Analyzr%20Image%20Export.jpg

P.S. I looked quickly, and then when I looked again realized it's José Maria on the right, duh. But the point stands and most PGA Tour pros are about 90% turned by A3.
post #104 of 112
Quote:
Originally Posted by nevets88 View Post

What do you think of this FB post? The guy on the right has more tilt and his hips are turned more, so his arms should be deeper, no?

 

 

Asian Golf Institute
 
Has your pro ever told you the importance of your hand position in relation to your chest or for that matter even addressed this issue?

 

The further your hands get away from the center is akin to moving your impact behind the ball. Can you play golf this way? Sure you can, but that would require some form of compensation. An easier way to play would be to follow how John Senden does it. Check to see your hands are... 

 

Like Erik said, Jose is just turned more by this position, so the arms will be deeper.  See many hall of fame players looking similar to Jose from both angles.  The dtl camera angles are also different, making Jose look more "in" than he actually is.  Funny thing is Jose's hands are more "in front" of his chest than Senden's.  Certainly not behind his chest at this point.  Just illustrates the lack of knowledge and common sense the Asian Golf Institute guy has.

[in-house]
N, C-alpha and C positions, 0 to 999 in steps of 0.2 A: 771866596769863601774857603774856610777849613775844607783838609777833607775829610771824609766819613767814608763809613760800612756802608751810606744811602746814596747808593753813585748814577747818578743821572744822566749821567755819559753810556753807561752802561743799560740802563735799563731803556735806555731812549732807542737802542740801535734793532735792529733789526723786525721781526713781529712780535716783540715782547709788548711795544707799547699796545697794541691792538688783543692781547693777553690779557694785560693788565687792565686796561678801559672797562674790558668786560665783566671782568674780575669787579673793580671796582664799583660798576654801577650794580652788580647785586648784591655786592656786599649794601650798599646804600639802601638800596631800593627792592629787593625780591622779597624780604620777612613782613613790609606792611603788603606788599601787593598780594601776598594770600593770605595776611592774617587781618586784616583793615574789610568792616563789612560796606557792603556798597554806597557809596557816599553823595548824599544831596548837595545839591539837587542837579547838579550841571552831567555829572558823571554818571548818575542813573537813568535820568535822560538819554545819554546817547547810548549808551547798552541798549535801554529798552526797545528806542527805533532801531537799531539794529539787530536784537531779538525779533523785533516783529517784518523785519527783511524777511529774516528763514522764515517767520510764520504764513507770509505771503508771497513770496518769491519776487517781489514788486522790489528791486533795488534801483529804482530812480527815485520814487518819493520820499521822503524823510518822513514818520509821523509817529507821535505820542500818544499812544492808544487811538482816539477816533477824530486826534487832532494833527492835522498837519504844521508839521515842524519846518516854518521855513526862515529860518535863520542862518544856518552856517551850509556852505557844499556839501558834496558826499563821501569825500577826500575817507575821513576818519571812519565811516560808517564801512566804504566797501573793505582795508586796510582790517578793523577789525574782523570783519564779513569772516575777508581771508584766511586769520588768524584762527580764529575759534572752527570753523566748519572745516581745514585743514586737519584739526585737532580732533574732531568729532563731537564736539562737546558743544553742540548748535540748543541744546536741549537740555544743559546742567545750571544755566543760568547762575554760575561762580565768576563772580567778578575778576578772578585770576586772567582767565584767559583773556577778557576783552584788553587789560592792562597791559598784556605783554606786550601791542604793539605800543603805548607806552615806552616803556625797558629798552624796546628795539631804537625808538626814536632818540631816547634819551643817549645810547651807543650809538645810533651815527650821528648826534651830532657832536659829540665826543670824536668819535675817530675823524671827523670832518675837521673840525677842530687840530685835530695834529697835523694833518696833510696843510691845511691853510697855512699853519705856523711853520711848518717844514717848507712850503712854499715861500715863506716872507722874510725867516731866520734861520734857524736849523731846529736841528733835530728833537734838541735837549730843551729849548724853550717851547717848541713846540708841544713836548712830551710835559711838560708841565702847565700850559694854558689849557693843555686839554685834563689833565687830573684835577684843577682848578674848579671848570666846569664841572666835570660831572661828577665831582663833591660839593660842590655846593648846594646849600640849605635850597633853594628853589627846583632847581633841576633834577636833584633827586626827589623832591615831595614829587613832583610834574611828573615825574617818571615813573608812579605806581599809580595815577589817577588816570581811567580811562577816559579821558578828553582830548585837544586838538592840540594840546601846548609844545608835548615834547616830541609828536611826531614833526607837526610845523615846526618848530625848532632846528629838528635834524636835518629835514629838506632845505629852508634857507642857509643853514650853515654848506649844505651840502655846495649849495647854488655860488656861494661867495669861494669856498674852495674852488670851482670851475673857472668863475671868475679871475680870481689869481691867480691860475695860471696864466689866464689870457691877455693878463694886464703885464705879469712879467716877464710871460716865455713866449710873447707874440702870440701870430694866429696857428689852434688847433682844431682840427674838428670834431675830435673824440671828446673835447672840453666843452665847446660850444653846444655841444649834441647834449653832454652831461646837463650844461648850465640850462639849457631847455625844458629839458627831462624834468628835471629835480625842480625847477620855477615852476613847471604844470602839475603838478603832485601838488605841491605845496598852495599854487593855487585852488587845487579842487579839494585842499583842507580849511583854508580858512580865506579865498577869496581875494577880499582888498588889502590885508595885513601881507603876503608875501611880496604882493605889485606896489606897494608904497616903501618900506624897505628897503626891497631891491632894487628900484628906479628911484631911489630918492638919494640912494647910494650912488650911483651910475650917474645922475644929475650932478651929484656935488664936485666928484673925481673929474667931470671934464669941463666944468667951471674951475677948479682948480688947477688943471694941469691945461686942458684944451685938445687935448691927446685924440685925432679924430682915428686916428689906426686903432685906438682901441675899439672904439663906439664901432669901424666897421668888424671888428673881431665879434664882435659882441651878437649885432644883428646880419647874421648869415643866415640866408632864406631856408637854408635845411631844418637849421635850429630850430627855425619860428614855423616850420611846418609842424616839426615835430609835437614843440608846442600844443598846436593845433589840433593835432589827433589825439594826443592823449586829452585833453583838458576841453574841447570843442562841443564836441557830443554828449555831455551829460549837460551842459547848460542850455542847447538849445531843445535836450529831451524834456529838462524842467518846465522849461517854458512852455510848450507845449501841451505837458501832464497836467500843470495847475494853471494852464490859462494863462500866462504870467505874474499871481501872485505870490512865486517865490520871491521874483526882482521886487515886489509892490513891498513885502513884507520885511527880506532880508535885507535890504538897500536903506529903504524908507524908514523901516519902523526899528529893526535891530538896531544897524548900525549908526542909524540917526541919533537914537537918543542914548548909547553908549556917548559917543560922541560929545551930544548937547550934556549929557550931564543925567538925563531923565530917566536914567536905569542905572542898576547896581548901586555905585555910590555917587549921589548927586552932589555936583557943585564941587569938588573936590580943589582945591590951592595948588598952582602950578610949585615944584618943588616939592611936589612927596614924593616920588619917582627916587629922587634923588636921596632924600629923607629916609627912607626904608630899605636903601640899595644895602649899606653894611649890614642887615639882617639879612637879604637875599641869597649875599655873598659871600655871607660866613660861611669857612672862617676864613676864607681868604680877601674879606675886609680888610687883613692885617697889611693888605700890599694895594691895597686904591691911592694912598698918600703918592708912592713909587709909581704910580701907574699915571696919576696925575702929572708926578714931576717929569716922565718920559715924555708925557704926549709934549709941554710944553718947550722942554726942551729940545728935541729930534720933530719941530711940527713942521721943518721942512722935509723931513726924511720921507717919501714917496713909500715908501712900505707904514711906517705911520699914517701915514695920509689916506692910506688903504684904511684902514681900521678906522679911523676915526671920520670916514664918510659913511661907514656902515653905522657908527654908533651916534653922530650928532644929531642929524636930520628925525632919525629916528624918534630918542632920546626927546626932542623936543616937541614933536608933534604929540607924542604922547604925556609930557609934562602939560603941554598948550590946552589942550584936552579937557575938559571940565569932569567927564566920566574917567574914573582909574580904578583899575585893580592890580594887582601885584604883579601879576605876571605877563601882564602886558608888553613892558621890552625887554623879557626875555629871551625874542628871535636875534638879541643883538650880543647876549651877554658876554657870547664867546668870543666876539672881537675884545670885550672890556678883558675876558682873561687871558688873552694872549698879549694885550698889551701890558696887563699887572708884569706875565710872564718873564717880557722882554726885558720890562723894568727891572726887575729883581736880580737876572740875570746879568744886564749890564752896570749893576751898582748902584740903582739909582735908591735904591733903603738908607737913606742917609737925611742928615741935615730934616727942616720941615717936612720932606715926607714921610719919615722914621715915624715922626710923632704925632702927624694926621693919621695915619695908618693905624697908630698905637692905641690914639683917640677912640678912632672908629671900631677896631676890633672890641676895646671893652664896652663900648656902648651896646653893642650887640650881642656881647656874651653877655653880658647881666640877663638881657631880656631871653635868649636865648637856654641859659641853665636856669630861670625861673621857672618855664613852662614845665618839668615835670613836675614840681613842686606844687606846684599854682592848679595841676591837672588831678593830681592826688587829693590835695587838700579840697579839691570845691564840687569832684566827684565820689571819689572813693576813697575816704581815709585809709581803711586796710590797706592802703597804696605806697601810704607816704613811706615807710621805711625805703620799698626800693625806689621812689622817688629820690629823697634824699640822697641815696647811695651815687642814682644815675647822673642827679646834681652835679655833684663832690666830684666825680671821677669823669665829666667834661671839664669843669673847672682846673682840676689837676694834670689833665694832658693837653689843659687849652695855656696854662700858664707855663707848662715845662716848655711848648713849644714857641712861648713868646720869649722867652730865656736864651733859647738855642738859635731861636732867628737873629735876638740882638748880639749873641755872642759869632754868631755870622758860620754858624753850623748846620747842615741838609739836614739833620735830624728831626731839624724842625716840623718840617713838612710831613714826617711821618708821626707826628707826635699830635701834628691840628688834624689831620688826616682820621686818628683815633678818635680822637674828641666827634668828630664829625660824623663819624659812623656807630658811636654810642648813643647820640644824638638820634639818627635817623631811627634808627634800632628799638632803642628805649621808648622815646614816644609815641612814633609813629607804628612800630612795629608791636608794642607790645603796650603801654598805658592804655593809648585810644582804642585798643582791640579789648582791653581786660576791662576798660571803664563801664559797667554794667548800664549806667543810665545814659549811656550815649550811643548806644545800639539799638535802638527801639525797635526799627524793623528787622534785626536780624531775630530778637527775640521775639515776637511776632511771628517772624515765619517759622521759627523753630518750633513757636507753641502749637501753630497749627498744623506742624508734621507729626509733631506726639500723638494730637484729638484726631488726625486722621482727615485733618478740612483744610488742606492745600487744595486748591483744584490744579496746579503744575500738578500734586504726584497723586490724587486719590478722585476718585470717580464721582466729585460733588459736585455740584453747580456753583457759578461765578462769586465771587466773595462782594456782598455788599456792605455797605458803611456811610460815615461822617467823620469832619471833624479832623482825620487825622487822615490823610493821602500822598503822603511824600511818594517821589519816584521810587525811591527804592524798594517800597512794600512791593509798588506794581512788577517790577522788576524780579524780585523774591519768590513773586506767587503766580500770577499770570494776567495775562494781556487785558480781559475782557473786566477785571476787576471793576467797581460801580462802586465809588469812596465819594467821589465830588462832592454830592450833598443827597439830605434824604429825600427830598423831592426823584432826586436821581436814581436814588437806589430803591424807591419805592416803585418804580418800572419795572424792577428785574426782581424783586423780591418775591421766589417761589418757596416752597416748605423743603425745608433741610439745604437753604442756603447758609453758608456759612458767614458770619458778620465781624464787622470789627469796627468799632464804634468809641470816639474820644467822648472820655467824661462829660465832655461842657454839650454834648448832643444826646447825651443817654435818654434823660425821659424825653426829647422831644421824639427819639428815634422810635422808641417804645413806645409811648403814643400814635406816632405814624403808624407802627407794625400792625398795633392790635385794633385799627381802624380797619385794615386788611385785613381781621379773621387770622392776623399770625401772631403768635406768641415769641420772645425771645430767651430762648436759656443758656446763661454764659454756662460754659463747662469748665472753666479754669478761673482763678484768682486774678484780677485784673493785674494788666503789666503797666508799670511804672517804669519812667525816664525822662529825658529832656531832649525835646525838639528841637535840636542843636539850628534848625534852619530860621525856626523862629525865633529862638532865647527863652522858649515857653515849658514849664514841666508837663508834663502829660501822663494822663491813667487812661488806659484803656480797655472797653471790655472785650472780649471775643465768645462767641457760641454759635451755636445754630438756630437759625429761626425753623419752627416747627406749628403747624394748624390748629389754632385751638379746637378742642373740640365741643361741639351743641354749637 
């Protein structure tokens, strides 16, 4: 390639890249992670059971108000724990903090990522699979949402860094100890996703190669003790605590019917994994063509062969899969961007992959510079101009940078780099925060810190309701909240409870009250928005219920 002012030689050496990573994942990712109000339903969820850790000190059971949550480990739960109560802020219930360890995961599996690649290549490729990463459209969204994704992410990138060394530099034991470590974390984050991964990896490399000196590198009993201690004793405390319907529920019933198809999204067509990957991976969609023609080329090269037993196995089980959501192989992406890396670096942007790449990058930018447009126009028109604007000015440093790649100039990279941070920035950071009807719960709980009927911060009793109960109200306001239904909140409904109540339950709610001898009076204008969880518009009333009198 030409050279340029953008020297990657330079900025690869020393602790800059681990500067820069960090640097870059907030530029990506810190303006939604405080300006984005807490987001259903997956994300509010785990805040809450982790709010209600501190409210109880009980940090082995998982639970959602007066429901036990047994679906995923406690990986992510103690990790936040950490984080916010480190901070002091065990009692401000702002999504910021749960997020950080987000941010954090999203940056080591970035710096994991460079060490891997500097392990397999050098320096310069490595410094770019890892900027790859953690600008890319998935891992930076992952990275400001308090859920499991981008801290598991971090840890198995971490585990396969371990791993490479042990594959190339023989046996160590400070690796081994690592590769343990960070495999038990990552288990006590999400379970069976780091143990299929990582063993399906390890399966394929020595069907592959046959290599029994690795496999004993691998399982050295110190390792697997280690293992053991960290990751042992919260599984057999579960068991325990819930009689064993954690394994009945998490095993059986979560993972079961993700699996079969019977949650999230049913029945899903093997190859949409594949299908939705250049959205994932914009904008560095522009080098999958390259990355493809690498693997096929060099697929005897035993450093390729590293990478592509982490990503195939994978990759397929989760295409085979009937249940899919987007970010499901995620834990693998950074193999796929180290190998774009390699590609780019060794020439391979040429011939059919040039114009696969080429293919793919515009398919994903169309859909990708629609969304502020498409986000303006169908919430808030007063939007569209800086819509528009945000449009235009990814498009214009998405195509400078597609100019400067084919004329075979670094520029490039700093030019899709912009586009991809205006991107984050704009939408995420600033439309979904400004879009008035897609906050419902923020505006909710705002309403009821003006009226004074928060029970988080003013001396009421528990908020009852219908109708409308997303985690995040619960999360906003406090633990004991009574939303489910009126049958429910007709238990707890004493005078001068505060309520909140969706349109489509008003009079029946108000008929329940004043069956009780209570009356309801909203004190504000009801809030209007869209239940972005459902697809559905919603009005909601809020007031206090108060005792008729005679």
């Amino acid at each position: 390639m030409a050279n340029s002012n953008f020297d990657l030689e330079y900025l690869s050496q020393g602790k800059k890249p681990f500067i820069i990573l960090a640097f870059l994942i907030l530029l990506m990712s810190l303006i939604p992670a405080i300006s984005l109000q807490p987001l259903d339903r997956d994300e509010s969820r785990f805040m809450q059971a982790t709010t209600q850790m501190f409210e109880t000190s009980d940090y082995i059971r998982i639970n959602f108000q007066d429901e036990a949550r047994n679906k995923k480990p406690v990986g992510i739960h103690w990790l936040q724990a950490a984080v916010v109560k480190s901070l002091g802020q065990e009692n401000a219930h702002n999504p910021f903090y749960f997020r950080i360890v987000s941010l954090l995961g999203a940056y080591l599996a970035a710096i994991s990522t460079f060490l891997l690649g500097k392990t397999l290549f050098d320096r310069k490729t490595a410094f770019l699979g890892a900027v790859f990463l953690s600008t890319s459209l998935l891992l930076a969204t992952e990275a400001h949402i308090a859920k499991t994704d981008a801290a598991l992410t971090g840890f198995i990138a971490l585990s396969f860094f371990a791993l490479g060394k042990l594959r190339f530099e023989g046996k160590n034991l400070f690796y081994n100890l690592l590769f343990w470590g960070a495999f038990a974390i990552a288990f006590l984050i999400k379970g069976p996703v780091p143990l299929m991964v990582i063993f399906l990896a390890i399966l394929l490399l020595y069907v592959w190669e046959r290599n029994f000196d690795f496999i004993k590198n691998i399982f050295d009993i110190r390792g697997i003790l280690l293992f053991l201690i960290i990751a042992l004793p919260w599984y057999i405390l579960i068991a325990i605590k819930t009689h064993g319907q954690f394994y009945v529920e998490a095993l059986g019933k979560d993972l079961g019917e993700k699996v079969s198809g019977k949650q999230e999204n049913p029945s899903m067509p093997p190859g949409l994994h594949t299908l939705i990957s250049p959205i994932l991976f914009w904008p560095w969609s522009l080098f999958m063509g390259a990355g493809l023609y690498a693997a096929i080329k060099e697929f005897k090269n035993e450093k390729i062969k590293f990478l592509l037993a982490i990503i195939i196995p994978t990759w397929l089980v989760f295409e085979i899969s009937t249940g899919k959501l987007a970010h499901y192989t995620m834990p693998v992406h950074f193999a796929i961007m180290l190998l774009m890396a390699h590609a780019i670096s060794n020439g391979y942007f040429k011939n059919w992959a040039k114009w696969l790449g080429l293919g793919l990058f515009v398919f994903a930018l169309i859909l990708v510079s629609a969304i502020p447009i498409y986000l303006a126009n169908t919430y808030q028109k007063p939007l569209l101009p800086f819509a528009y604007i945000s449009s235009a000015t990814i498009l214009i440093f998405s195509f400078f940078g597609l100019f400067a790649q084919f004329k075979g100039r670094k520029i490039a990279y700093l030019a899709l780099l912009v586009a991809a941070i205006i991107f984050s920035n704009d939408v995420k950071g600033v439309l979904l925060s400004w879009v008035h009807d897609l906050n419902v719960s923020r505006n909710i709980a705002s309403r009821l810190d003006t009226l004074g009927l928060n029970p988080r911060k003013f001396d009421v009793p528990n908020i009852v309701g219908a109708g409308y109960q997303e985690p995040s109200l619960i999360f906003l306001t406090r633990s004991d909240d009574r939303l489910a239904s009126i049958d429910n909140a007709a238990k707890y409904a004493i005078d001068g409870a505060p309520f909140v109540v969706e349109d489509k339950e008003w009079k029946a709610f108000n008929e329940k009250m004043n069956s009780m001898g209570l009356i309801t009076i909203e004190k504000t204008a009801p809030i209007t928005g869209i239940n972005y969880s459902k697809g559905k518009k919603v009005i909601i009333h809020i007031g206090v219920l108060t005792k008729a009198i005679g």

(I didn't draw the blue line, draw by the instructor recording the video)

 

post #105 of 112

I'm currently working on Key #4 and hand path with Evolvr and just have a quick question.

 

How deep is too deep at A4?

 

I need to get my hands a touch higher and I think the way to do this would be to have my hands a little less deep (shallower?) as per the image on the left. I also think that keeping my right arm more in front of my body will help with the 'deepness' too.

 

post #106 of 112
Thread Starter 
Quote:
Originally Posted by keeps21 View Post

I need to get my hands a touch higher and I think the way to do this would be to have my hands a little less deep (shallower?) as per the image on the left. I also think that keeping my right arm more in front of my body will help with the 'deepness' too.

 

 

Yup. Consider your right elbow more as being responsible for the "ascent" of the hands, and your turn responsible for the depth of your hands. The right elbow may be contributing too much depth currently.

post #107 of 112
Quote:
Originally Posted by iacas View Post

 

Yup. Consider your right elbow more as being responsible for the "ascent" of the hands, and your turn responsible for the depth of your hands. The right elbow may be contributing too much depth currently.

 

Thanks Erik.

 

Just fired off a video to Evolvr working on this so hopefully I'm getting it right and then I'll try to get it ingrained a1_smile.gif

post #108 of 112
Thread Starter 

Artwork was too good to waste. ;-)

 

Good drill if you have a friend, or stick two shafts or a shaft and a driveway marker together.